Before undertaking his long missionary tours Guru Nanak made a very significant statement viz “There is no Hindu and there is no Musalman.”6 It created a stir among the Muslims officials of the town who argued that Musalman were there and they were ruling over the country. On their enquiry Guru Nanak said :

muslmwxu khwvxu musklu jw hoie qw muslmwxu khwvY ]
Avil Aauil dInu kir imTw mskl mwnw mwlu muswvY ]
hoie musilmu dIn muhwxY mrx jIvx kw Brmu cukwvY ]
rb kI rjwie mMny isr aupir krqw mMny Awpu gvwvY ]
qau nwnk srb jIAw imhrMmiq hoie q muslmwxu khwvY ]1] (S.G.G.S. Page 141)

To be a Musalman is difficult, if one be really so, then one may be called a Musalman.
Let one first love the religion of saints, and put aside pride and pelf as the filo removeth rust.
Let him accept the religion of his pilots and dismiss ansciety regarding death or life.
Let him heartily obey the will of God, worship the creator and efface himself.
When he is kind to all men then Nanak, shall to be indeed a Musalman.”7

Similarly to the Hindus Guru Nanak said :

jogu n iKMQw jogu n fMfY jogu n Bsm cVweIAY ]
jogu n muMdI mUMif mufwieAY jogu n isM|I vweIAY ]
AMjn mwih inrMjin rhIAY jog jugiq iev pweIAY ]
glI jogu n hoeI ]
eyk idRsit kir smsir jwxY jogI khIAY soeI ]
jogu n bwhir mVI mswxI jogu n qwVI lweIAY ]
jogu n dyis idsMqir BivAY jogu n qIriQ nweIAY ]
AMjn mwih inrMjin rhIAY jog jugiq iev pweIAY ]

(S.G.G.S. Page 730)

“Religion consisteth not in patched coat or in a jogis staff
or in ashes smeared over the body.
Religion consisteth not in earrings worn, or a shaven head
Or in blowing of horns.
Religion consisteth not in mere words;
He who looketh on all men as equal is religious.
Religion consisteth not in wandering to tombs or places of cremation, or sitting in attitude of contemplation;
Religion consisteth not in wandering in foreign countries
Or bathing at the places of pilgrimages.
Abide pure amid the impurities of the world, thus shalt thou find the way of religion.”8
(Translation by M.A. Macauliffe)

Guru Nanak was once questioned by a crowd that surrounded him. The question was whether Hindus were superior or Muslims. His reply was, “Without good acts the professors of both religions shall suffer.”9 The Guru always emphasized the good action or good conduct in life whereas his contemporaries believed in formalities and rituals. When directly asked whether he was Hindu or Musalman he reply was “I am mere man made of five elements.”10

The Adi Guru Granth shunned class, caste and creed and vehemently stressed the equality of mankind. He gave the highest respect to the divinity of man - “man tu jot sarup hain.” “Man is the embodiment of God.” In his personal life he preferred sharing food with honest carpenter than enjoying the best dishes offered by feudal Lord. To him purity of mind and soul had the best appreciation. He never distinguished between Hindus and Muslims. He had with him a constant companion, a Muslim Bhai Mardana who used to play on rabab.11

The caste system which has been described as the “steel frame” of Hindu society. Guru Granth Sahib exhorted his followers to defy the rules of caste-exclusiveness which were the greatest obstacle in the development of integration. The positive steps were taken in this direction. The Adi Guru Granth exhorted his followers to meet in congregation and take meals in the common kitchen - viz. Langar where they were to sit together, worship together and eat together irrespective of the fact whether they belonged to the higher castes or the low castes.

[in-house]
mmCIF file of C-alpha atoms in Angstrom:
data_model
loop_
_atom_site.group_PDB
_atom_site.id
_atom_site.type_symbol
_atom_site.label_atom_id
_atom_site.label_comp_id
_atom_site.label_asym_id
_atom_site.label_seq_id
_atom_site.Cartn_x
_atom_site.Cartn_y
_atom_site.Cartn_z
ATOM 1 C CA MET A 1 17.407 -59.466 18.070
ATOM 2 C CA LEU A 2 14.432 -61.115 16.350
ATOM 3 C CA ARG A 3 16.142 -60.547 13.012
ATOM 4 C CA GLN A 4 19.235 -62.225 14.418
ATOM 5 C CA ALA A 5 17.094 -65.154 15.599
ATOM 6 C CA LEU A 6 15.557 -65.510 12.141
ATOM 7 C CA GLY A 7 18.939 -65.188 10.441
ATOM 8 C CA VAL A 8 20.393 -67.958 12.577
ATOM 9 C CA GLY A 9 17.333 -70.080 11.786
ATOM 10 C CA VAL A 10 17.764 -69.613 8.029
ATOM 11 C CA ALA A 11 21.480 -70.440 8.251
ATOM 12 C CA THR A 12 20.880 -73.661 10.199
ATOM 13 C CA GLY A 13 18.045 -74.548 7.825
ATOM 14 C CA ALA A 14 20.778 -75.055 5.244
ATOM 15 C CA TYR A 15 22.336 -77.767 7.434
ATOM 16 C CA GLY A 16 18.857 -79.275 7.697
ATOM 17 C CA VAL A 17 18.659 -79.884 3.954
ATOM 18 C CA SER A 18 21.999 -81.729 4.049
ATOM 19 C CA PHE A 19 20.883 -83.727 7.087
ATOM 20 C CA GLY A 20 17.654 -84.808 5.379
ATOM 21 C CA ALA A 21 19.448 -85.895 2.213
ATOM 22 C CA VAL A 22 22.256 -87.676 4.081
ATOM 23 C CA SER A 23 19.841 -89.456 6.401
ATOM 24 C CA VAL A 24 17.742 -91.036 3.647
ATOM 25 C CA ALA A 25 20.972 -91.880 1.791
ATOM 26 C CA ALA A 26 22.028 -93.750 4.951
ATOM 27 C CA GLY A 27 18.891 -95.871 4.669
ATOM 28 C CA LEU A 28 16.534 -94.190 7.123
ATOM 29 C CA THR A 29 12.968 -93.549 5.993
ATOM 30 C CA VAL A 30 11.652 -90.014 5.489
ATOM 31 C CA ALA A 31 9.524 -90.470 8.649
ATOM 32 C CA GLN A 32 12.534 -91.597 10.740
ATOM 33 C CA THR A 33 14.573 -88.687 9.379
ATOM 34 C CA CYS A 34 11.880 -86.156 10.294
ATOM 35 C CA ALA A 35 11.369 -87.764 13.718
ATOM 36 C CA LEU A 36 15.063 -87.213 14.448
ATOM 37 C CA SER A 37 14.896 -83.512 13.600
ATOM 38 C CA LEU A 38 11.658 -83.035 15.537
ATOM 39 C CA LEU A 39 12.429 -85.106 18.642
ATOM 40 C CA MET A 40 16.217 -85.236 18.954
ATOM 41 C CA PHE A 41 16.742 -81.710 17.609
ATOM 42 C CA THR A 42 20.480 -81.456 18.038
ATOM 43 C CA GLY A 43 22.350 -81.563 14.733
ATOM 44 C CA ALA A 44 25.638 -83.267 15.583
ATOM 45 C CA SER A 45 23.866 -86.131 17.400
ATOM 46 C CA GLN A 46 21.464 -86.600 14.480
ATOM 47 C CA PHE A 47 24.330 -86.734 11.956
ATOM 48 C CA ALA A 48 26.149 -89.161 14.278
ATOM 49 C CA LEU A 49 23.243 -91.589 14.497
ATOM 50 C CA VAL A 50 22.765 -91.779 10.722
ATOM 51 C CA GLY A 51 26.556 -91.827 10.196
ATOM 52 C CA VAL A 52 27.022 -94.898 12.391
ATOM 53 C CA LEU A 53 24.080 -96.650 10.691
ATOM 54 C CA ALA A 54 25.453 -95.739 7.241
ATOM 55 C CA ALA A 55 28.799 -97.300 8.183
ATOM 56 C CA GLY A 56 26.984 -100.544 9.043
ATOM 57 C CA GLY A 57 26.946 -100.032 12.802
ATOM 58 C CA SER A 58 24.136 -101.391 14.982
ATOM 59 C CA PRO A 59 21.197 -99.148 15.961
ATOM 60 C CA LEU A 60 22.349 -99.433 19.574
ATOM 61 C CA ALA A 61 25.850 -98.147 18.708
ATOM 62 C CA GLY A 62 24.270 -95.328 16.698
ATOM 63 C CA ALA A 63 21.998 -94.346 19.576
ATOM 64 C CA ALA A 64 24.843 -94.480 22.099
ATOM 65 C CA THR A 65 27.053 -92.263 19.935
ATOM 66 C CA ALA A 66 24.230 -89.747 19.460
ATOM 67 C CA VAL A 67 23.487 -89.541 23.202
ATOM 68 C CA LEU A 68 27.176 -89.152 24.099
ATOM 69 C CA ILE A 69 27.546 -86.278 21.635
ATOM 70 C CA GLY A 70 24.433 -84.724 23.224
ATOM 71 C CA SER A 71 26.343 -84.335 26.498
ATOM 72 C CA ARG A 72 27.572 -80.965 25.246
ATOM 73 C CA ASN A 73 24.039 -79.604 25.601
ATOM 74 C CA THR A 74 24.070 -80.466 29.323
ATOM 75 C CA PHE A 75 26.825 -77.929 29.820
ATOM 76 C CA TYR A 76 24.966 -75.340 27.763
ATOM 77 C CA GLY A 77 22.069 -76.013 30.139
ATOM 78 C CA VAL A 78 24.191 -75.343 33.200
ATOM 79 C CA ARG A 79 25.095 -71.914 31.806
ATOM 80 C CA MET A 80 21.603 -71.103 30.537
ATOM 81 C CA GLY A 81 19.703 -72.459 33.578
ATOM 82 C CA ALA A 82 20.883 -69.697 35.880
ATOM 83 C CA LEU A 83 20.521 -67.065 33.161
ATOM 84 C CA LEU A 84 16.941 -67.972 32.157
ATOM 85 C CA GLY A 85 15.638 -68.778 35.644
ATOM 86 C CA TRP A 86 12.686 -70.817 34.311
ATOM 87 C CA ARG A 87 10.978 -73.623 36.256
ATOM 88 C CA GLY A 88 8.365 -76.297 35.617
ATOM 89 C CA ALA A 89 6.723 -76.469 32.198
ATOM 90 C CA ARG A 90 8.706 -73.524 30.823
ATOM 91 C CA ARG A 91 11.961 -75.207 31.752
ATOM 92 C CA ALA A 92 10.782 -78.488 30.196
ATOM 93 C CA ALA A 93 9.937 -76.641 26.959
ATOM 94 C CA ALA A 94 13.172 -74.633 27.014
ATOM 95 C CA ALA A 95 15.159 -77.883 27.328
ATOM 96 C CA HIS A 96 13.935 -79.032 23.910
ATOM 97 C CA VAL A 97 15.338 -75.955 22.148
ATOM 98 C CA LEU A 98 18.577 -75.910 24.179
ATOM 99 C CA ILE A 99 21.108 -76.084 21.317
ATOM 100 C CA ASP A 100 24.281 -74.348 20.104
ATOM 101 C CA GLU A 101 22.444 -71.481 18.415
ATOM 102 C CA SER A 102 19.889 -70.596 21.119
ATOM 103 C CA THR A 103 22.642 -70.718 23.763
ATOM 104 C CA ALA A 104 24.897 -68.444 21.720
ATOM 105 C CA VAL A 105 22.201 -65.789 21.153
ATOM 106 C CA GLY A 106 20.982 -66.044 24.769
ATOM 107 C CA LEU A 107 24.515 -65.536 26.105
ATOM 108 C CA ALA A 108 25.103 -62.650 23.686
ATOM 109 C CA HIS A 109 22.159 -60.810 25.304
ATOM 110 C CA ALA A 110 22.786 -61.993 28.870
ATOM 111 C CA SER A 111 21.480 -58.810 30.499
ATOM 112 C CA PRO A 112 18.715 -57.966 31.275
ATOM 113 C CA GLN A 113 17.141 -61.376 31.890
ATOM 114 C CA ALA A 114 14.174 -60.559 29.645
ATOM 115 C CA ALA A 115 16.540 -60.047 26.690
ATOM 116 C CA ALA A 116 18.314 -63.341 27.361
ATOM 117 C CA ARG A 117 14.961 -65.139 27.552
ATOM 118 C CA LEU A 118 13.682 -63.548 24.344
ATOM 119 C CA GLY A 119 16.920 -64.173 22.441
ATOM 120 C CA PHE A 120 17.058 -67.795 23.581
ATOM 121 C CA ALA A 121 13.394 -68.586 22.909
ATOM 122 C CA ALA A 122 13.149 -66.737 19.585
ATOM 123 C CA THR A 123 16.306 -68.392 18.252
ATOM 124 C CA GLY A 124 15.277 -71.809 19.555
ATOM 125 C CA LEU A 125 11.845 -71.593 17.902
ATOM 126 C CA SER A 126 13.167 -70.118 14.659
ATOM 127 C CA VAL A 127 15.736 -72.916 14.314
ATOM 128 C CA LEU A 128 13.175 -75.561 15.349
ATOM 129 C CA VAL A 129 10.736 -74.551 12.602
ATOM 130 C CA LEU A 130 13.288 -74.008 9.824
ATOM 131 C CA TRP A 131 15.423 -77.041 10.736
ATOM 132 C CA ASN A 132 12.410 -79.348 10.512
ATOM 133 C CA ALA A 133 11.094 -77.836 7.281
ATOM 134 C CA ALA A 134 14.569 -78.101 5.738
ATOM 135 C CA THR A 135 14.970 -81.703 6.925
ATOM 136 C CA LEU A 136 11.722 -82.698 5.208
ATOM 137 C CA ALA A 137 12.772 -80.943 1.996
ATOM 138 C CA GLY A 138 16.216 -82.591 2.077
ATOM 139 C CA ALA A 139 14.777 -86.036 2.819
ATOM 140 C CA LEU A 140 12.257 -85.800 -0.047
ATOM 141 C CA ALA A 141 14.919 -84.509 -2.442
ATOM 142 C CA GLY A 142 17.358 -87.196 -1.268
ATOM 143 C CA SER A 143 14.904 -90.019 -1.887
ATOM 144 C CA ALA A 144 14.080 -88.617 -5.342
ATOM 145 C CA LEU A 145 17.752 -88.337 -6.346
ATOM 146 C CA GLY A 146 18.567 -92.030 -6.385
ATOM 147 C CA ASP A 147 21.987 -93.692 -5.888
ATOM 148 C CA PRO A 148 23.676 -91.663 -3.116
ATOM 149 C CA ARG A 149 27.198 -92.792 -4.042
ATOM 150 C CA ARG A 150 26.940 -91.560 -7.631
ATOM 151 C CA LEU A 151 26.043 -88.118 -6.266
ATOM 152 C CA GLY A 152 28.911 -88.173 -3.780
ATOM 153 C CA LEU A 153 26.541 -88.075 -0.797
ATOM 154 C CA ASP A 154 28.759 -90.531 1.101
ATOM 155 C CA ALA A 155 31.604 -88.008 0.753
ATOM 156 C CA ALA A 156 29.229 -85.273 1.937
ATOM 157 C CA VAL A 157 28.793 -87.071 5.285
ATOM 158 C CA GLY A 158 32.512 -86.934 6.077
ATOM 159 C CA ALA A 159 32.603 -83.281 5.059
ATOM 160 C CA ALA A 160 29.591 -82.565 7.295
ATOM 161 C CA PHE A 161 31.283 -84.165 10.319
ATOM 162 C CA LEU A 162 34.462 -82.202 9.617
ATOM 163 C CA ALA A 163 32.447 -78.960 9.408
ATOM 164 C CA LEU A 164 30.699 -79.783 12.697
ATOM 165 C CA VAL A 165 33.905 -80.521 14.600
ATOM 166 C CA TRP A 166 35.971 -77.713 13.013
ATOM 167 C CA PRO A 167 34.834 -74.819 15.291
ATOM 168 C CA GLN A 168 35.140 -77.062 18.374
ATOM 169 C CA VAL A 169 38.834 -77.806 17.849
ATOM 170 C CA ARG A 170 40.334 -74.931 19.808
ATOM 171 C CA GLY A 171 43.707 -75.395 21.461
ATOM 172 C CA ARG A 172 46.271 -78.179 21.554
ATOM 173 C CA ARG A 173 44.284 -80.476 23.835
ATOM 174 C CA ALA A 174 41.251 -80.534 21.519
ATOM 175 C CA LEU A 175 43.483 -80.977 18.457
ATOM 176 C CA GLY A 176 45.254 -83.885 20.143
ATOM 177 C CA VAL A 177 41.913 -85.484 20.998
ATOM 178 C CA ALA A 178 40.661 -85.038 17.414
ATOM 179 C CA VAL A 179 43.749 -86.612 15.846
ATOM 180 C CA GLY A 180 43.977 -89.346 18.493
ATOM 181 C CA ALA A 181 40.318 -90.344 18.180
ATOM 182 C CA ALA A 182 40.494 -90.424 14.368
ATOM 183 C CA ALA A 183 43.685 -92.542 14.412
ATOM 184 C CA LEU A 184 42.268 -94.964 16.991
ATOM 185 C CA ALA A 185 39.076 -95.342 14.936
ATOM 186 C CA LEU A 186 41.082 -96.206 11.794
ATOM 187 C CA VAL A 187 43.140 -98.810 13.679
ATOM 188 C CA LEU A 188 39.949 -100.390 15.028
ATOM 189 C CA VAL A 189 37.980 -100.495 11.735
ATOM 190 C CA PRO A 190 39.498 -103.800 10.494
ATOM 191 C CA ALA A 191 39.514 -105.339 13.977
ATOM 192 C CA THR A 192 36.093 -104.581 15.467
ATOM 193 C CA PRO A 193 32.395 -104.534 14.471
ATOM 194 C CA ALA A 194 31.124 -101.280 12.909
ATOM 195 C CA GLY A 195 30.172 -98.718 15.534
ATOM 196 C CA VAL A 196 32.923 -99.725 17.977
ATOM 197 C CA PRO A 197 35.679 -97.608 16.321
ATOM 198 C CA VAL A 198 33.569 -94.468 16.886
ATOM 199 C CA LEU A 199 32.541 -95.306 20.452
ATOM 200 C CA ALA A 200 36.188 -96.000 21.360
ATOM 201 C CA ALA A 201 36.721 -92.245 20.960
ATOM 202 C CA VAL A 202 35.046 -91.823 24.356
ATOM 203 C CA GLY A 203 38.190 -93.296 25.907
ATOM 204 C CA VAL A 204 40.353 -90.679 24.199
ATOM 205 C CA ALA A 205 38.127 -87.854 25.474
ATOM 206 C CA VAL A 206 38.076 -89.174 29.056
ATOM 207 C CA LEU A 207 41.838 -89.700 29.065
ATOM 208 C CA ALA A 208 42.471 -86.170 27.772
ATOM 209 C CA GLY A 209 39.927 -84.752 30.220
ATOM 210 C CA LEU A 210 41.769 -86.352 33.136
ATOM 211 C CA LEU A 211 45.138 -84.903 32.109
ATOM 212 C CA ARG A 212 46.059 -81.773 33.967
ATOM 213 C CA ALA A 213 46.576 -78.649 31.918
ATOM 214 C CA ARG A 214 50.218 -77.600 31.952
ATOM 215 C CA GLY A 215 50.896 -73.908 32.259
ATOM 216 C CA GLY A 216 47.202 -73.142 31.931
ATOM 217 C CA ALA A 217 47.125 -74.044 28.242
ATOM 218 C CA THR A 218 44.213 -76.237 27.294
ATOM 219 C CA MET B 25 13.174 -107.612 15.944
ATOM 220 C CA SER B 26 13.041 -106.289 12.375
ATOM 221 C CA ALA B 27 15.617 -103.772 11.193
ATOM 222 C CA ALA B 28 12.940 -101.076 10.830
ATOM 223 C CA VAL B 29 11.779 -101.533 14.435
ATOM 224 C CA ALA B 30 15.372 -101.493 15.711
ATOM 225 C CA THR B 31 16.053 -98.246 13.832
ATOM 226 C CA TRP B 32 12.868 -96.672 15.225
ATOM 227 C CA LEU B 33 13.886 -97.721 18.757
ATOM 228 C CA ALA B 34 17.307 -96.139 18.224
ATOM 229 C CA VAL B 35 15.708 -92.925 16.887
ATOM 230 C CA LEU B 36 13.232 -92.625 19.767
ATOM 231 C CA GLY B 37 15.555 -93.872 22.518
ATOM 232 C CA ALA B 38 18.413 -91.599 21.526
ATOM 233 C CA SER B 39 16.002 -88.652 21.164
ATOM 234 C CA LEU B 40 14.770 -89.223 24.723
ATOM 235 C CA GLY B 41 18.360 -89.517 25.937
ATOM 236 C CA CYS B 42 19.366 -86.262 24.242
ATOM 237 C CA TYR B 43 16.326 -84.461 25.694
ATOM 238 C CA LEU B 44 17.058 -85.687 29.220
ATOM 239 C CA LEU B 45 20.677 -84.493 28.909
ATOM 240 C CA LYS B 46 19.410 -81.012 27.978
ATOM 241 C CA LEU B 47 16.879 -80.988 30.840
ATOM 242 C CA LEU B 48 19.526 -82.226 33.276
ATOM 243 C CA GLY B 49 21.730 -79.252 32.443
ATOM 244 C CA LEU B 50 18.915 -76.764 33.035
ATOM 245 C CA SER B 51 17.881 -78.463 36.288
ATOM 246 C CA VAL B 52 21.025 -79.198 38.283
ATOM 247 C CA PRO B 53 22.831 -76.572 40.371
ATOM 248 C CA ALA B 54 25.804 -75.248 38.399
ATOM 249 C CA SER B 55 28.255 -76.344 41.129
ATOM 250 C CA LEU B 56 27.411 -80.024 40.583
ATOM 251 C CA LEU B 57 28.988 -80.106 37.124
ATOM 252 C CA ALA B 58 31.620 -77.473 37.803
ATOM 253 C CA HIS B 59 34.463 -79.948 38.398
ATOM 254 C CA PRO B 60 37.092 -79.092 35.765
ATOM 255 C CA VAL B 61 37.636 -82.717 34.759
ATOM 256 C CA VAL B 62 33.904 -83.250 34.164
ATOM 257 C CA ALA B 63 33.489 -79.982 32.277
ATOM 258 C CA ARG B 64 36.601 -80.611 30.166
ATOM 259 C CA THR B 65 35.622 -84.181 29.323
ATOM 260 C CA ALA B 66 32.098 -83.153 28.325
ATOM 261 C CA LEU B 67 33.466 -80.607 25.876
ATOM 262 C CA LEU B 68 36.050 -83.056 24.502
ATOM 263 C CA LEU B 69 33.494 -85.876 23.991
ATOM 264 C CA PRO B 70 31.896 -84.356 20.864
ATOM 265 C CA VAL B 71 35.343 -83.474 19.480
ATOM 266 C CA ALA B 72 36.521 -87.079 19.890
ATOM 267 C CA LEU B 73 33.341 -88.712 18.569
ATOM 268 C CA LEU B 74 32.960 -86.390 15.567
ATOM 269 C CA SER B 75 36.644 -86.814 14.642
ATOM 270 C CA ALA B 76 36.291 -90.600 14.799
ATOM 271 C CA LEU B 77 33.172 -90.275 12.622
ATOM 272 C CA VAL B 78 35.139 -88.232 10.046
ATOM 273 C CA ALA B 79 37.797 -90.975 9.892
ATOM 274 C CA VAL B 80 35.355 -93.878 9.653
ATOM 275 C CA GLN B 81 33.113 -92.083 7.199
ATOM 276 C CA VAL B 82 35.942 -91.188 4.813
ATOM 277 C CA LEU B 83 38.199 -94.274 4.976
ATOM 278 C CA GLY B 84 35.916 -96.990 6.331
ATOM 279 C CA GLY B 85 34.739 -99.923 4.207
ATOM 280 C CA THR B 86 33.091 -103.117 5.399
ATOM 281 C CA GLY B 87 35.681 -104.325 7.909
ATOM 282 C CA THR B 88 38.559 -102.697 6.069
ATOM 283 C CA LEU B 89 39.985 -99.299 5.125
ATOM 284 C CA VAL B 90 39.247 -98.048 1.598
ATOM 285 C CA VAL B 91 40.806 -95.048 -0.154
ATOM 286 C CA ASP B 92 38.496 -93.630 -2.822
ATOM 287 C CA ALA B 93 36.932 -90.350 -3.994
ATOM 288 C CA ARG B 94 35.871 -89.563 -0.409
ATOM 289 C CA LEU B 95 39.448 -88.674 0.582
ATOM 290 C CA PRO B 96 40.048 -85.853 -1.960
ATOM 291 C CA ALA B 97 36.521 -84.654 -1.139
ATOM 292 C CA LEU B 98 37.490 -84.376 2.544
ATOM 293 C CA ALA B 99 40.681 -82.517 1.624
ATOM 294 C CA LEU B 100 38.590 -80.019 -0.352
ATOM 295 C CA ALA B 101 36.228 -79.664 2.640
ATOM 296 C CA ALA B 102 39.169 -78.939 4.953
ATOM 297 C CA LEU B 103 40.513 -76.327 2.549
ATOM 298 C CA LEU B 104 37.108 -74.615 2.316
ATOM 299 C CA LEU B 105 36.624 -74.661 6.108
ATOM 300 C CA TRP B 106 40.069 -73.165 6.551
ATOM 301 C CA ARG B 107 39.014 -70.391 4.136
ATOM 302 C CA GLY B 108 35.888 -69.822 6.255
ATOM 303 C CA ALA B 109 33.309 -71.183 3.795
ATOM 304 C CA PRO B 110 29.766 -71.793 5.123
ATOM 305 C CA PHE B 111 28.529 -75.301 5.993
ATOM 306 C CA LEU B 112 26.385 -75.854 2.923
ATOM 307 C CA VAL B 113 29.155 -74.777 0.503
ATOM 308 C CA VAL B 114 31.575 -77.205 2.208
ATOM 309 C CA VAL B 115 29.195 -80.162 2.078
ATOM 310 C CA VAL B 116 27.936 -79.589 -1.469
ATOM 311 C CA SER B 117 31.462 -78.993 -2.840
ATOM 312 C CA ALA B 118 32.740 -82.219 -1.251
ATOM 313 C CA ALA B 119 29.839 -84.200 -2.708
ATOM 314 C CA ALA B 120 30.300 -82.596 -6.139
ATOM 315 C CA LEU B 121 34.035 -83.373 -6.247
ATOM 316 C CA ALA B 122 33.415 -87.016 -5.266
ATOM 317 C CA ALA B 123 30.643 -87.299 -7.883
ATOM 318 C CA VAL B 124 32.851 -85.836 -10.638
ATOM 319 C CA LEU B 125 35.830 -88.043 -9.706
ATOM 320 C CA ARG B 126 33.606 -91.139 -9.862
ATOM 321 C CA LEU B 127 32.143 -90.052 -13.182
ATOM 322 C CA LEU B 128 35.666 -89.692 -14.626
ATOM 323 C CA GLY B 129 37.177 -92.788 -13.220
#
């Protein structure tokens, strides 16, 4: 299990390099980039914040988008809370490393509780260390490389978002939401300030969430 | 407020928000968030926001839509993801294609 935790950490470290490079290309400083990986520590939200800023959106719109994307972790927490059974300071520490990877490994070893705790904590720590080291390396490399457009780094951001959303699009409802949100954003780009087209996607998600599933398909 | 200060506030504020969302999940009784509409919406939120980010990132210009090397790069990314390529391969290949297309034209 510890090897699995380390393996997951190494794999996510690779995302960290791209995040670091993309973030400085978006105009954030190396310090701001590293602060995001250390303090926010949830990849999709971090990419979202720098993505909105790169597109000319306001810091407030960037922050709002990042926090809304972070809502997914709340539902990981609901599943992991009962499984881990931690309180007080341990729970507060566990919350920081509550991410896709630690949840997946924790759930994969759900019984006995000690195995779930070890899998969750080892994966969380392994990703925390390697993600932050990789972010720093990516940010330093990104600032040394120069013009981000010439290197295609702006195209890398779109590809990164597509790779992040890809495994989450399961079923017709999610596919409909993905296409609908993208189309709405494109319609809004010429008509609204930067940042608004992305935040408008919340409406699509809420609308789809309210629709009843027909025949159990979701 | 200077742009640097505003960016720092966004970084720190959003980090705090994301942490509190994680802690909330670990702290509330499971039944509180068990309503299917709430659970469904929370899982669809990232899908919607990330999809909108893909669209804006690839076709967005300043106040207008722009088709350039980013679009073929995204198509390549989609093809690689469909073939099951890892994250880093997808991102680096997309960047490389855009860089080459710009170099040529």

In Hindu society caste and religion had been inseparable since times immemorial. As Bannerji has stated, “according to Ramanuja, the grace of God is not available for Sudras in this life but by good conduct he may work his way upto birth in a higher caste and then he admitted to the privileged group in social and religious matters.”12 No such restriction based on birth are recognised in the Adi Guru Granth.

The Sikh Gurus admitted their followers without any distinction of caste and creed rather so called low caste people joined in large numbers even Muslims are freely admitted and honoured. Guru Amar Dass, the third Sikh Guru appointed a Muslim named Allayar as a missionary. His name is still preserved among others in the Golden plaque at Goindwal, Amritsar.

In this way the Sikh Guru by their hymns in the Adi Guru Granth as well as by their actions provided basis for information of humanity on religious basis.


1. The Adi Granth, page 853, Bilaval Ki Var 370

2. Ibid pages 138-83, Sheikh Farid Slok no 70 and 97

PrIdw by invwjw kuiqAw eyh n BlI rIiq ]
kbhI cil n AwieAw pMjy vKq msIiq ]
PrIdw mhl insKx rih gey vwsw AwieAw qil ]
gorW sy inmwxIAw bhsin rUhW mil ]

3. The Holy Granth, Teja Singh, Punjabi University Patiala, 1985, page XXIV & XXV

4. Selections from the Sacred writings of the Sikh, George Allen and Unwin, London, page 17.

5. Foreward, Arnold Toynbee, Selections from the Sacred writings of the Sikhs, cit.op, page 10.

6. M.A. Macauliffe, Sikh Religion, Vol. I, New Delhi 1963, p. 37; Puratan Janamsakhi, Khalsa Samachar. Sakhi - 11.

7. Ibid., page 38, The Adi Guru Granth p.141

8. The Adi Granth, p. 730.

9. Bhai Gurdas Var. I pauri 33.

10. Secular Thoughts of Sikh Guru Vivek Ranjan Bhattacharya, Delhi, 1988, p. 15.

11. Puratan Janam Sakhi, Sakhi No. 12.

12. Dr A.C. Bannerji, Guru Nanak and His Tours Time, Punjabi University, Patiala, 1971, p. 175.